from our friends over at skillz.com
Over the past few months, we have been inundated with information that seems to change almost daily, making it hard to resolve what should and should not be done. Everyone has their thoughts and feelings about varying current debates, especially regarding starting school. And while there will be no answer that satisfies everyone in the short term, we must remember that children will return to some form of school, either online or brick and mortar, so it is essential that we prepare them intellectually for what will lie ahead to counteract any learning loss already exhibited.
As it happens during the summer each year, it is no surprise that most children have experienced even more learning loss when coupled with the “COVID slide.” The abrupt switch to online learning created a disrupted ability to focus for a lot of children, and lack of resources at home caused even more achievement gaps for many. As we approach a new school year, students will return at varying levels, and most will need extra support to get back up to grade-level work. However, schools must avoid the “cognitive cram” since this will lead to more stress and anxiety. This counterproductive approach to remediation can be even more detrimental to children’s ability to learn and retain information.
Instead, schools should offer a different approach by providing a safe way to ease back into learning. More positive neural connections will be made by advancing this way, which will lead to better retention of learned material. Making learning fun will get the brain warmed up and primed for learning. This will be key in getting children back to their current grade level. And yes, this is a big undertaking for teachers and parents, so they must reach out to community resources for help. A collaboration with youth services and enrichment activities will increase the chances of children recovering their learning loss at a quicker rate.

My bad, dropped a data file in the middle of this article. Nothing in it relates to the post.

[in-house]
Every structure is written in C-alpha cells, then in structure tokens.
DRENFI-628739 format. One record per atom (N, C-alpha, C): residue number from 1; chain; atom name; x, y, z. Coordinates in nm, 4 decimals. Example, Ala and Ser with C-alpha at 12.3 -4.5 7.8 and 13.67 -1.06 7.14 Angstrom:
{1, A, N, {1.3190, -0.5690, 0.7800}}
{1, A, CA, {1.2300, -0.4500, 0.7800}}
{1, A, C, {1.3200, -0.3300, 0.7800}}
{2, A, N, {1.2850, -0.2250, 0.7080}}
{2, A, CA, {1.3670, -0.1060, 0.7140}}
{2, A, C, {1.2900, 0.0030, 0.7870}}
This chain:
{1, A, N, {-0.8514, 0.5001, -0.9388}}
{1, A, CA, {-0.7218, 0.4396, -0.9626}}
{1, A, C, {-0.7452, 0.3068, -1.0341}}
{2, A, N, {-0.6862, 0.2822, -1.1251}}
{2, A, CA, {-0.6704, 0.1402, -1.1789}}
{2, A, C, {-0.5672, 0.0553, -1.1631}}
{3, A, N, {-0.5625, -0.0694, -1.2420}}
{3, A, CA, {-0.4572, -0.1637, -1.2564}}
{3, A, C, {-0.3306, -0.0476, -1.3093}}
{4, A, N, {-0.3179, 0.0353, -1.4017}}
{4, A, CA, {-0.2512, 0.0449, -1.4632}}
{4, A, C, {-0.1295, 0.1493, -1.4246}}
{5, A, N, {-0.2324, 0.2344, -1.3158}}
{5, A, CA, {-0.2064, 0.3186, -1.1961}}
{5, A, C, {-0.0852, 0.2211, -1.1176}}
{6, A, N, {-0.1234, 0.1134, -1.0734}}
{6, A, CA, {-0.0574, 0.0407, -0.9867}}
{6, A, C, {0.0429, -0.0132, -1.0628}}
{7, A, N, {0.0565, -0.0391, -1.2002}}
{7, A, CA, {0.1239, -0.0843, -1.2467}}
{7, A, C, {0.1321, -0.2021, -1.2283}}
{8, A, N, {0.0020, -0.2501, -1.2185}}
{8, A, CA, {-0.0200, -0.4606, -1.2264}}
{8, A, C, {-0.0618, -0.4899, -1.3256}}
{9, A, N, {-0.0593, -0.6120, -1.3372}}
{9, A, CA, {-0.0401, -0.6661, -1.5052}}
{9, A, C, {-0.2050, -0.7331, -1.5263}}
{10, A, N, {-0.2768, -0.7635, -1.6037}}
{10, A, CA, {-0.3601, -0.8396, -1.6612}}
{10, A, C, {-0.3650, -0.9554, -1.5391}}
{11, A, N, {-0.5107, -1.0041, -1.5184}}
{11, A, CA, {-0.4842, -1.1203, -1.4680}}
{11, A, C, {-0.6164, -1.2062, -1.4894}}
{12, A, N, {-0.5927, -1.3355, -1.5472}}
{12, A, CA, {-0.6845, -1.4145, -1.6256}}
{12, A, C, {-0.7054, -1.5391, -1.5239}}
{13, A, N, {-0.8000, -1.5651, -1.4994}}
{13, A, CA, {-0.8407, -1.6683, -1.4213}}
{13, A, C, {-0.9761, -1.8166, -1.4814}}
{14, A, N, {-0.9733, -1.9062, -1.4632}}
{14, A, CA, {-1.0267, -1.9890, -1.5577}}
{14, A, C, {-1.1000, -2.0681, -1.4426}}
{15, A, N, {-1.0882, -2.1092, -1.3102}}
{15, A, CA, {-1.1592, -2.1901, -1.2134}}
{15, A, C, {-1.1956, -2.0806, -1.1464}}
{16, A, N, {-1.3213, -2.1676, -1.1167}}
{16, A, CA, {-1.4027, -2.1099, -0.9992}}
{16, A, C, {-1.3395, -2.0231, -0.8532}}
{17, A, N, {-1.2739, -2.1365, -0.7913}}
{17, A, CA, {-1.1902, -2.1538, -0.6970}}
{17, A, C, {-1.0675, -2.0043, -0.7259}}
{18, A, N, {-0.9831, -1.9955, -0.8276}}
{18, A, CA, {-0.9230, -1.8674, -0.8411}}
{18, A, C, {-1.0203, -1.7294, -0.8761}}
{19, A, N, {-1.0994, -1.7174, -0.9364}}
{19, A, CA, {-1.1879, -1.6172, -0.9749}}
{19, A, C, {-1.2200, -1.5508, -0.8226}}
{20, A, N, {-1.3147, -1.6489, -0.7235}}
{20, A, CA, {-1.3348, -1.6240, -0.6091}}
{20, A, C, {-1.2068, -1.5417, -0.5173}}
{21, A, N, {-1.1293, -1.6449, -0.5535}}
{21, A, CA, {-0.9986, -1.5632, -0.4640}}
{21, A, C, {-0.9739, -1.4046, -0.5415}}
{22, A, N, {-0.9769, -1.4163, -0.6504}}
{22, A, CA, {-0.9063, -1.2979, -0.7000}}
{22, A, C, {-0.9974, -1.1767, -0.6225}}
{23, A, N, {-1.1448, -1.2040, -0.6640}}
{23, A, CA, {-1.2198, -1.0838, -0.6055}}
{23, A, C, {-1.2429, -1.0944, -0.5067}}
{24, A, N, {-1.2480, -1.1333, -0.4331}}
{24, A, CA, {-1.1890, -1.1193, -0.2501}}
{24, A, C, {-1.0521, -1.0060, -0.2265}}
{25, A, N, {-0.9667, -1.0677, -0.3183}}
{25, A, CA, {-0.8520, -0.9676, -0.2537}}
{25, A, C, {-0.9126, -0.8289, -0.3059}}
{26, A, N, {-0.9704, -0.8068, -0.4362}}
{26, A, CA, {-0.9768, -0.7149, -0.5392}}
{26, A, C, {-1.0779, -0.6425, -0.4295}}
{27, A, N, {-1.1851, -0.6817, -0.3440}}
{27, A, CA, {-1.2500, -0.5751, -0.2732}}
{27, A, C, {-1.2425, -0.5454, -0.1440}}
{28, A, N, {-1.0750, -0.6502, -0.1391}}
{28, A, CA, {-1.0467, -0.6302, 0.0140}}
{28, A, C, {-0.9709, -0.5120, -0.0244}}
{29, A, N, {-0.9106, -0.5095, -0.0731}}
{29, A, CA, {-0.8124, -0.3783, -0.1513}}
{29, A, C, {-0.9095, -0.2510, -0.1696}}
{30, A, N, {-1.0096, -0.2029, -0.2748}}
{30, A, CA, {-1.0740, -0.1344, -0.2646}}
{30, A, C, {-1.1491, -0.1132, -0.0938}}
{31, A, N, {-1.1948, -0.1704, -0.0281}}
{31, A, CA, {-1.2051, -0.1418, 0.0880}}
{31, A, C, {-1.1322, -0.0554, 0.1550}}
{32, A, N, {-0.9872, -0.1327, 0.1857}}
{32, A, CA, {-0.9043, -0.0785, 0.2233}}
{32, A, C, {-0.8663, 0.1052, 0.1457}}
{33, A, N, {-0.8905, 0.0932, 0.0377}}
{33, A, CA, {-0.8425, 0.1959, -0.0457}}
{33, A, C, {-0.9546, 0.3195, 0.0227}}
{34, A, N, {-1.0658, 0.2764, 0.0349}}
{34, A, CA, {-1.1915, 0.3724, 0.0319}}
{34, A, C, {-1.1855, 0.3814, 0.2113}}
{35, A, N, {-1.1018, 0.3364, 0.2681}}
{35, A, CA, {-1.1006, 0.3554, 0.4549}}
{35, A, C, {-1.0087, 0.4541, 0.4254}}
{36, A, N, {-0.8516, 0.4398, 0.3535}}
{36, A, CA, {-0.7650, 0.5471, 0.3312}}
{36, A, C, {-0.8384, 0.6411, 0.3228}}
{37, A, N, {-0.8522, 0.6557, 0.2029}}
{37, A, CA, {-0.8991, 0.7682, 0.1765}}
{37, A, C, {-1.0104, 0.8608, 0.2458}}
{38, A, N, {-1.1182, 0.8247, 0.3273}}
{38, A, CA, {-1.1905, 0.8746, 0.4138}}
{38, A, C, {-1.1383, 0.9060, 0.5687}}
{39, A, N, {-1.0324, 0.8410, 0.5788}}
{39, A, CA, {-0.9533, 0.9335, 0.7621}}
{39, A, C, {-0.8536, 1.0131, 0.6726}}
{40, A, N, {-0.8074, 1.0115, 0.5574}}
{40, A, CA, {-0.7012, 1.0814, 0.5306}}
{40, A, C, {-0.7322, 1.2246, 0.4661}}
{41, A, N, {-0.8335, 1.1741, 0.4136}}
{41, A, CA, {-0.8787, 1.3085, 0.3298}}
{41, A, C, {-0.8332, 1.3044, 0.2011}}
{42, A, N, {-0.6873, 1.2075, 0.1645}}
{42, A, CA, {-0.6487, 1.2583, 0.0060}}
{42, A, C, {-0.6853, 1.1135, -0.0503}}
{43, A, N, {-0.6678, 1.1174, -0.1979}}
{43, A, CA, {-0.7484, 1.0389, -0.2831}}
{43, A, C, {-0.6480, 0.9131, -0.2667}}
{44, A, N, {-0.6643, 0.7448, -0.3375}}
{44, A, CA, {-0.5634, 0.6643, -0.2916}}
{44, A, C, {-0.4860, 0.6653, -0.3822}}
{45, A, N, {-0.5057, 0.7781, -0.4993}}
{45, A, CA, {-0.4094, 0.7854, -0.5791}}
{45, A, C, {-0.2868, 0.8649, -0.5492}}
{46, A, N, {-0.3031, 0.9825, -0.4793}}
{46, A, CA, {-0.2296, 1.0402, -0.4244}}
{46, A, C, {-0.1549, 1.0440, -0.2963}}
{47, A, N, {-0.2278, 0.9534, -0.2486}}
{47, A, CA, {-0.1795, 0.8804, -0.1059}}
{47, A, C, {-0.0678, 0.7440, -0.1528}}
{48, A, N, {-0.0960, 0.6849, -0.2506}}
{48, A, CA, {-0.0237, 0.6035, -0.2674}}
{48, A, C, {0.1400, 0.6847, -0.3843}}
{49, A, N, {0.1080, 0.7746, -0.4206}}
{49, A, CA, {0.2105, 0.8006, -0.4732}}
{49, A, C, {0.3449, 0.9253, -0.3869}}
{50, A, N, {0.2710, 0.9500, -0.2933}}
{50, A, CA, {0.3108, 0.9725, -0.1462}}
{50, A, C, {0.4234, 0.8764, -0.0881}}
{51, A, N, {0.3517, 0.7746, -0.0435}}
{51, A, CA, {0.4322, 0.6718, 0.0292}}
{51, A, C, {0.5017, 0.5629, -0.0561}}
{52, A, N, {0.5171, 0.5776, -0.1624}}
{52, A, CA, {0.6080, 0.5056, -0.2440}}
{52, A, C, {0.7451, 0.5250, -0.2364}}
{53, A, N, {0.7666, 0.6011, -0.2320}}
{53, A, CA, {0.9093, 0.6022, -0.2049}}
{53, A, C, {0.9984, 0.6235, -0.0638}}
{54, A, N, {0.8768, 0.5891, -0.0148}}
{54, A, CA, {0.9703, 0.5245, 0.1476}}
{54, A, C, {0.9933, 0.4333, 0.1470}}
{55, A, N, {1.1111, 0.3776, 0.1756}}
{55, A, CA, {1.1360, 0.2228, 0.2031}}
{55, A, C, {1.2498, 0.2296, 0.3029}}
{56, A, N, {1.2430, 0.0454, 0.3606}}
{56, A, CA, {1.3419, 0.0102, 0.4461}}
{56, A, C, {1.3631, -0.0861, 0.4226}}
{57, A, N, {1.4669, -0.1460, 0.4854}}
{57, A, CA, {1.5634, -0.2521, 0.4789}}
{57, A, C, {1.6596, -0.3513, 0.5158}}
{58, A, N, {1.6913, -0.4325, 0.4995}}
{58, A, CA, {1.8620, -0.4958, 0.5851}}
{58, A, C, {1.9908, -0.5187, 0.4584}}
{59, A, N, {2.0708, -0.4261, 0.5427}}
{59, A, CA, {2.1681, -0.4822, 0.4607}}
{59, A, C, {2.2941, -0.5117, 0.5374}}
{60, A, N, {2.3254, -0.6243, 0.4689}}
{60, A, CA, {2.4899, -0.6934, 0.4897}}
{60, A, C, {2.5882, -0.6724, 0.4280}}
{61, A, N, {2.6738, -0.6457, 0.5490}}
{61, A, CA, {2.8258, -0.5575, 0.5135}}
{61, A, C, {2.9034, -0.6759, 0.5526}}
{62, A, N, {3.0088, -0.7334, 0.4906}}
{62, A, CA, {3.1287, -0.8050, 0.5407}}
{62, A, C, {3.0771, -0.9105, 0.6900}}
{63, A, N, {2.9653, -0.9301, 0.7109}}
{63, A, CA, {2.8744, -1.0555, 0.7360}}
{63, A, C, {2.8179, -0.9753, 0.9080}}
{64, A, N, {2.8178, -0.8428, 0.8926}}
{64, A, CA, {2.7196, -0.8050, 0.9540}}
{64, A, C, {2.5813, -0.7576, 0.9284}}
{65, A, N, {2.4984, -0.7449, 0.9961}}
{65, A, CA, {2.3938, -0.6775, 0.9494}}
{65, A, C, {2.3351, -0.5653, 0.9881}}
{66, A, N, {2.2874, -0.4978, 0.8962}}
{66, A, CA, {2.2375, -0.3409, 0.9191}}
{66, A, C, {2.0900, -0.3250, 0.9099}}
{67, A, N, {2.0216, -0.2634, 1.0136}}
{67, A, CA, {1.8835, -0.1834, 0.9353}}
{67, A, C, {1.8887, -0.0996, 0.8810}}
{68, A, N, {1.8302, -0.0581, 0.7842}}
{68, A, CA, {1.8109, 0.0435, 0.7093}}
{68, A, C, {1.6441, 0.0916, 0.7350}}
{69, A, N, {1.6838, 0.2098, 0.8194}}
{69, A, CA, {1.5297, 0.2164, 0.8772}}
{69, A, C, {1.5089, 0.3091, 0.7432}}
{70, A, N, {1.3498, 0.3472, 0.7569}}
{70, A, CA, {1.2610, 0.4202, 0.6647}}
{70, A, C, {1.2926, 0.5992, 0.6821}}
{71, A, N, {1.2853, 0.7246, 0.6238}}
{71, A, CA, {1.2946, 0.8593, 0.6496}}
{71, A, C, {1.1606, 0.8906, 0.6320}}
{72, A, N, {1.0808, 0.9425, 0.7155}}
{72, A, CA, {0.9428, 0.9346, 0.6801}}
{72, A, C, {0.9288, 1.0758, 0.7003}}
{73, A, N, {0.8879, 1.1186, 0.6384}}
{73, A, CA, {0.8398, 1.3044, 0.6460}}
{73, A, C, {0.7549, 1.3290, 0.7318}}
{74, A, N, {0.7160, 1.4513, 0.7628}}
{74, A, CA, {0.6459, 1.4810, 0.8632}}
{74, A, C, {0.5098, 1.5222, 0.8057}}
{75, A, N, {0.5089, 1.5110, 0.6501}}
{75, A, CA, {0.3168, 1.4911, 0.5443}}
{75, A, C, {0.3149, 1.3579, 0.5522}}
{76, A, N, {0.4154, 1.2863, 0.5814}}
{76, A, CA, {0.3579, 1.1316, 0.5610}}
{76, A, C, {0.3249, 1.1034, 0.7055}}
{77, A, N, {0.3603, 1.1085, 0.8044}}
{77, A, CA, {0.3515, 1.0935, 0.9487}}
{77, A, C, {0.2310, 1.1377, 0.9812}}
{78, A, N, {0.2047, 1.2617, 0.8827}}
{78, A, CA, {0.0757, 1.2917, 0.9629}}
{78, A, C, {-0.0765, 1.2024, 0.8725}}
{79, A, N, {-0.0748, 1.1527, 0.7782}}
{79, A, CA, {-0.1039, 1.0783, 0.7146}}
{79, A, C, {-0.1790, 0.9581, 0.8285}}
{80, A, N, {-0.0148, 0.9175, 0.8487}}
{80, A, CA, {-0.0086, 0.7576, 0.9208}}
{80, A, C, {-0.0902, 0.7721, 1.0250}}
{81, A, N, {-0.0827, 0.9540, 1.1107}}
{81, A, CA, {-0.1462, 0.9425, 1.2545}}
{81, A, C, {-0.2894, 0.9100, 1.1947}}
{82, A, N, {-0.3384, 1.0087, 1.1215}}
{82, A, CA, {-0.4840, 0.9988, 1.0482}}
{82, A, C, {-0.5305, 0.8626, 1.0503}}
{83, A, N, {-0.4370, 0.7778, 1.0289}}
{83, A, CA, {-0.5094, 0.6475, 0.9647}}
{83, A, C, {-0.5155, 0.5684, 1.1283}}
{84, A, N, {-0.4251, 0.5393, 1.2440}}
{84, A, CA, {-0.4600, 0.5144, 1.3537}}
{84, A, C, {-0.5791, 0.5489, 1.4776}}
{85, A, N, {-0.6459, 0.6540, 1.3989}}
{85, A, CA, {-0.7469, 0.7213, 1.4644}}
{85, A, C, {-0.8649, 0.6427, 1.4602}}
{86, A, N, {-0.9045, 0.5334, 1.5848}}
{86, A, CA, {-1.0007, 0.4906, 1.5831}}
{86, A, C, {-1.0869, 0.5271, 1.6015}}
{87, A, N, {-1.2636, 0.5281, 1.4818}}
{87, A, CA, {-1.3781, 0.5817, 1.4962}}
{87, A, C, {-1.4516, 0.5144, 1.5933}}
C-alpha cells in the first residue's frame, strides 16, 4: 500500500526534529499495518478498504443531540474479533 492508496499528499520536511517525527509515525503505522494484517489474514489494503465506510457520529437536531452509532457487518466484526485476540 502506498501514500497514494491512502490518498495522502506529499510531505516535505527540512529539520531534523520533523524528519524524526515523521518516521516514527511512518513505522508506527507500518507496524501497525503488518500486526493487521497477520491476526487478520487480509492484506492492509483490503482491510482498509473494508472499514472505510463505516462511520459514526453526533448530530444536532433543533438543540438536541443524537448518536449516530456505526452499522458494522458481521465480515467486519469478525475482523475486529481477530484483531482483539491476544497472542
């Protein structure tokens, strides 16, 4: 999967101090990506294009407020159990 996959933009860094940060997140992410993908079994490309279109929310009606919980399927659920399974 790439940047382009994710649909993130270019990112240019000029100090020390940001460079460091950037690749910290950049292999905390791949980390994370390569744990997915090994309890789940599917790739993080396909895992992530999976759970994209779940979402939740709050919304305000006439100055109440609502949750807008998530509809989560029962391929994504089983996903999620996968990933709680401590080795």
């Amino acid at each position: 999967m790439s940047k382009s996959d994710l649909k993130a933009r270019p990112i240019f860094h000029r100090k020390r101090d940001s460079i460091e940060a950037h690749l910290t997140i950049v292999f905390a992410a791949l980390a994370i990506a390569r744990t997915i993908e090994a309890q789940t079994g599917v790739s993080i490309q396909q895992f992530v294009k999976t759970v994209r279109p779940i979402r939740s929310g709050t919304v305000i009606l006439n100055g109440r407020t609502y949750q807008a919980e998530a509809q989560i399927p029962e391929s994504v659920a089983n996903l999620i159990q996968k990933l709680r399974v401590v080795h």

The Pedro’s Judo Center Program is a progressive child development method that uses cutting-edge brain training to help make the neural connections necessary to gear up the brain for learning. By starting now in a program such as this, parents can take a more preventative approach to any additional learning loss their child may experience in the weeks left of summer. But in addition, children engaging in the Judo program will build connections in the brain, but they will also release dopamine, oxytocin, serotonin, and endorphins. These positive brain chemicals help alleviate anxiety and depression and give children a more optimistic approach to dealing with the pandemic’s current state.
As children prepare for a return to learning, it is essential to start taking preventative measures to reduce further learning loss. By engaging in programs that sharpen their skills before school starts, children’s brains will be ready for learning and recover faster. And since an engagement with online learning was unbalanced, parents need to ensure that there are plans to make all education and development a priority. As they do this, plans that get students back on track academically should make space for social and emotional learning.
In our next blog, we will discuss how to prepare your child “emotionally” for the new school year.